When Gough looks back, she remembers what she used to think about AIDS before she found out about her father.
“I rationalized in my head that it wasn’t going to happen to me,” Gough said. “And then I went above that and rationalized that it wasn’t going to happen to any of my friends … I kind of made this bubble around all my friends and my mom, and I totally left my dad out of this bubble and forgot about him. He kind of burst my bubble.”
Gough’s experience led her to participate in an AIDS awareness organization in her high school and outreach programs in her Wisconsin community.
When Gough enrolled at the University in 1994, she intended to continue working to raise community awareness of the disease, but found the school did not have an AIDS organization.
“I was so shocked that an institution this big wouldn’t have an educational outreach group on campus to fight the battle against AIDS or any other disease,” Gough said.
Boynton Health Service sponsors some AIDS educational programs, but, Gough said, those programs don’t focus solely on AIDS.
During Gough’s first two years at the University, she became involved in numerous campus organizations and activities, but always held on to the dream of starting her own AIDS education organization.
In March, Gough and a group of about 40 students formed an official campus organization called Students Teaching About AIDS and Reaching Students. Gough hopes that, once the group has become more established, it will receive more student recognition and become a powerful educational tool.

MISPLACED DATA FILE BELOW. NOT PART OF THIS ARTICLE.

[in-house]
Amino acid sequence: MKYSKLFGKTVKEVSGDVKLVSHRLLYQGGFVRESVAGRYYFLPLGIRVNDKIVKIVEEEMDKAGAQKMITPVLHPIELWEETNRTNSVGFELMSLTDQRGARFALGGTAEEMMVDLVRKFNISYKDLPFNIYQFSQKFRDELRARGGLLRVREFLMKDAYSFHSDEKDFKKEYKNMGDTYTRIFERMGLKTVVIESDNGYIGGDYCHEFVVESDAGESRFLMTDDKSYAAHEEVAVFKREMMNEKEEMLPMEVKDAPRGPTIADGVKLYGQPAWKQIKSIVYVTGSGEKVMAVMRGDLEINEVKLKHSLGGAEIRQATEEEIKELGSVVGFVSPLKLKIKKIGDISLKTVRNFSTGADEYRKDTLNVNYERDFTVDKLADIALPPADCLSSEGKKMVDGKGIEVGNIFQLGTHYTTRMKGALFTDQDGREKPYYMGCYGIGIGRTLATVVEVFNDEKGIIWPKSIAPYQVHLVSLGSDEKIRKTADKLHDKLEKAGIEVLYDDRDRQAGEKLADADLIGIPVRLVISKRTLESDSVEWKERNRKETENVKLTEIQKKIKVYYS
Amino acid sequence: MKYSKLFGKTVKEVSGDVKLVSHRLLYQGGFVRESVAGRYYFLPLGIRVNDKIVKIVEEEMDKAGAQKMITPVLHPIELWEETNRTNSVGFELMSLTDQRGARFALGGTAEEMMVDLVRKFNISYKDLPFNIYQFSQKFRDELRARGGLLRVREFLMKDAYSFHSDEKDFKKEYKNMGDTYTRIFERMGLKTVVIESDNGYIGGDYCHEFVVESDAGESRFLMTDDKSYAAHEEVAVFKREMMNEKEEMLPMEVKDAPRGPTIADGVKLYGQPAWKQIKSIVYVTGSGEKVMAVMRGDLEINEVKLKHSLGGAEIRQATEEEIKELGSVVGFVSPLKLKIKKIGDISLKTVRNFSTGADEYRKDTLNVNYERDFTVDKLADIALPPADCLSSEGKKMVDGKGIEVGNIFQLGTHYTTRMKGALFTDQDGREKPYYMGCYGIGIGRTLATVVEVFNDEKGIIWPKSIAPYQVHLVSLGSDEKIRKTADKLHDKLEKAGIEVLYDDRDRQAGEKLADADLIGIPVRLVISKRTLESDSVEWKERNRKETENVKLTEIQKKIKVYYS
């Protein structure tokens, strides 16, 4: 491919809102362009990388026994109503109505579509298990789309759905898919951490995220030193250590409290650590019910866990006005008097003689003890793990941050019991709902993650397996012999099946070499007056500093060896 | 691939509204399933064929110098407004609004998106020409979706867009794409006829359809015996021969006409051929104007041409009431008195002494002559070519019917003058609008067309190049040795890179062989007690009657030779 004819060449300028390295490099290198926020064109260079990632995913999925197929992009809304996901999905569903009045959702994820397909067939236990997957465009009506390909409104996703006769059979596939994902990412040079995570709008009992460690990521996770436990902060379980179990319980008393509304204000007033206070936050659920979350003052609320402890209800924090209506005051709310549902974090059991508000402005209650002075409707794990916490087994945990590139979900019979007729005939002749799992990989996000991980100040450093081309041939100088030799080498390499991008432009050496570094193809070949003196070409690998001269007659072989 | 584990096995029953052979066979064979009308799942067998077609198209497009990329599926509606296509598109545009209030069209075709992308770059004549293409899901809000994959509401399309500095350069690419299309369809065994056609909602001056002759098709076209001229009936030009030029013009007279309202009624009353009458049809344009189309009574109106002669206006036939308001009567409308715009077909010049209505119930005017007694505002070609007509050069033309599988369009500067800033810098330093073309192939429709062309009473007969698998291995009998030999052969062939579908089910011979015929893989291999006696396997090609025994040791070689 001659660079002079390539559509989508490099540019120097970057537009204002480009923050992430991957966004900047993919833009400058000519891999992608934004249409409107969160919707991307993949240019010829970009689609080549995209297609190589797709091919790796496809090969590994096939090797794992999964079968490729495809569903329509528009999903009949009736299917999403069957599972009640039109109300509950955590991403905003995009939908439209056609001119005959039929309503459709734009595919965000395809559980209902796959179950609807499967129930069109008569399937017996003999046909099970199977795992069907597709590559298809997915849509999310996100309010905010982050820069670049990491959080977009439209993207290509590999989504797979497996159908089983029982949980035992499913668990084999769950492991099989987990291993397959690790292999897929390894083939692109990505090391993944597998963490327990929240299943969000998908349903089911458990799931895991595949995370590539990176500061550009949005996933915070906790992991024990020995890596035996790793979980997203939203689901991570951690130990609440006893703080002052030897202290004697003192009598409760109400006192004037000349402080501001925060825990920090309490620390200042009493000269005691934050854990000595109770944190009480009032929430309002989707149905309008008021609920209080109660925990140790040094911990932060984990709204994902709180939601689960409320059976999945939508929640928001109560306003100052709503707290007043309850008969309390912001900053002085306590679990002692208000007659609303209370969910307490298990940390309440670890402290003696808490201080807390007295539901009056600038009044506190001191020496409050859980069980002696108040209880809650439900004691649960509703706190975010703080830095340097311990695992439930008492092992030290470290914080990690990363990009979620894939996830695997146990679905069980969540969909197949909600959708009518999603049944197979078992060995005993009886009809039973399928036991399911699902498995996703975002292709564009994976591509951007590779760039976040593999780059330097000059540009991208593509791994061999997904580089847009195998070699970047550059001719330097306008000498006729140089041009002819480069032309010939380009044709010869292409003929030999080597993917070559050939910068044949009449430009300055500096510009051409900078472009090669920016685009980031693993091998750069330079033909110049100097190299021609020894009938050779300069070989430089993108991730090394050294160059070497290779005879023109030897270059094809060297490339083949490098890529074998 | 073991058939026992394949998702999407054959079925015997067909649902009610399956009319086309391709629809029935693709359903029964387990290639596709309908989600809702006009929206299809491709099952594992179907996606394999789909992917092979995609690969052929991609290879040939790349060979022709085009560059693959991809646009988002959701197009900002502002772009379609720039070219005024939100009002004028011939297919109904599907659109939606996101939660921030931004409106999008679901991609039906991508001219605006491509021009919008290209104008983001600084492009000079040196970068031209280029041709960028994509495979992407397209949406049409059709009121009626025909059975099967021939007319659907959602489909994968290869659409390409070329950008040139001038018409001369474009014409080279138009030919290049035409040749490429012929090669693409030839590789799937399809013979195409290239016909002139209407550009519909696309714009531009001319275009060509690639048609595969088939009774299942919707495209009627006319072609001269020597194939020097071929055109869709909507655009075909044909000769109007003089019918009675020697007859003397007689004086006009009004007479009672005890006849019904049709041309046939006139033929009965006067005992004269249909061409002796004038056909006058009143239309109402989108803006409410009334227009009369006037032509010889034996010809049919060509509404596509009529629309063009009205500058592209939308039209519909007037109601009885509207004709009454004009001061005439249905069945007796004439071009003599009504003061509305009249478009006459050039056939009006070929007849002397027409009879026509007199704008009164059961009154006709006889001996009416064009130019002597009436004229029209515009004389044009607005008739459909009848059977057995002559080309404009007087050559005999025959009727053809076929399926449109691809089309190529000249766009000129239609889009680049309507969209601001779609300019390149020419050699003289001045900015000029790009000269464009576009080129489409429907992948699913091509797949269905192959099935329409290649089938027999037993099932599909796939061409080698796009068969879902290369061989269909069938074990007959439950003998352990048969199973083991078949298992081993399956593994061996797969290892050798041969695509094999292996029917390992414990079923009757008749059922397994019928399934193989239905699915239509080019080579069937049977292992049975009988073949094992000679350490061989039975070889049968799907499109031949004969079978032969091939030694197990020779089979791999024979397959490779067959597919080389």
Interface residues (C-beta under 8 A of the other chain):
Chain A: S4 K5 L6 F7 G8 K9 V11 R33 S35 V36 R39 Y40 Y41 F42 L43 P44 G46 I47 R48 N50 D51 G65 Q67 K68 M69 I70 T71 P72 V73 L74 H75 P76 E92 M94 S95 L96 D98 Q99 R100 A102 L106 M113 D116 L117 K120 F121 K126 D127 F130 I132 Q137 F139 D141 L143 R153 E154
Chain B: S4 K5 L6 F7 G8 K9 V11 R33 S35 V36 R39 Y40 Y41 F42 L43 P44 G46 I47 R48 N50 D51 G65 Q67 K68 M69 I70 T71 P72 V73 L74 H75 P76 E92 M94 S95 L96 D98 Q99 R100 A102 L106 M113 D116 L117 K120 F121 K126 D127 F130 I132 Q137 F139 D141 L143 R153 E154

“I think STAARS has taken steps to do something no one else has done to bring AIDS to the forefront of campus attention,” said Sara Laird, a CLA freshman and member of the group.
Laird said she joined the group because she had a friend who died of AIDS about two years ago. The group, she said, gives her an opportunity to show her appreciation for her lost friend.
Gough said only about 20 percent of the group members have actually had personal experience with AIDS victims. Most members, she added, join because they want to get involved in community-oriented volunteer work.
Ryan Suchomel, CLA freshman and vice president for the organization, said he became involved with the group because he is interested in AIDS education and support for friends and family of those who’ve died of the disease.
“The most rewarding thing (about being involved in the organization) is seeing so many people participate,” said Suchomel. “The purpose of STAARS is to give hope to other people.”
The group sponsored an AIDS-awareness candlelight vigil Sunday night in front of Northrop Auditorium. The group also plans to display a portion of the Names Project AIDS Quilt next October.
Until she graduates, Gough said she would work to expand the group’s goals on campus and around the community, and added that she would also continue to educate people about AIDS.
“Just fighting the battle against AIDS helps bring me closer to my father,” she said.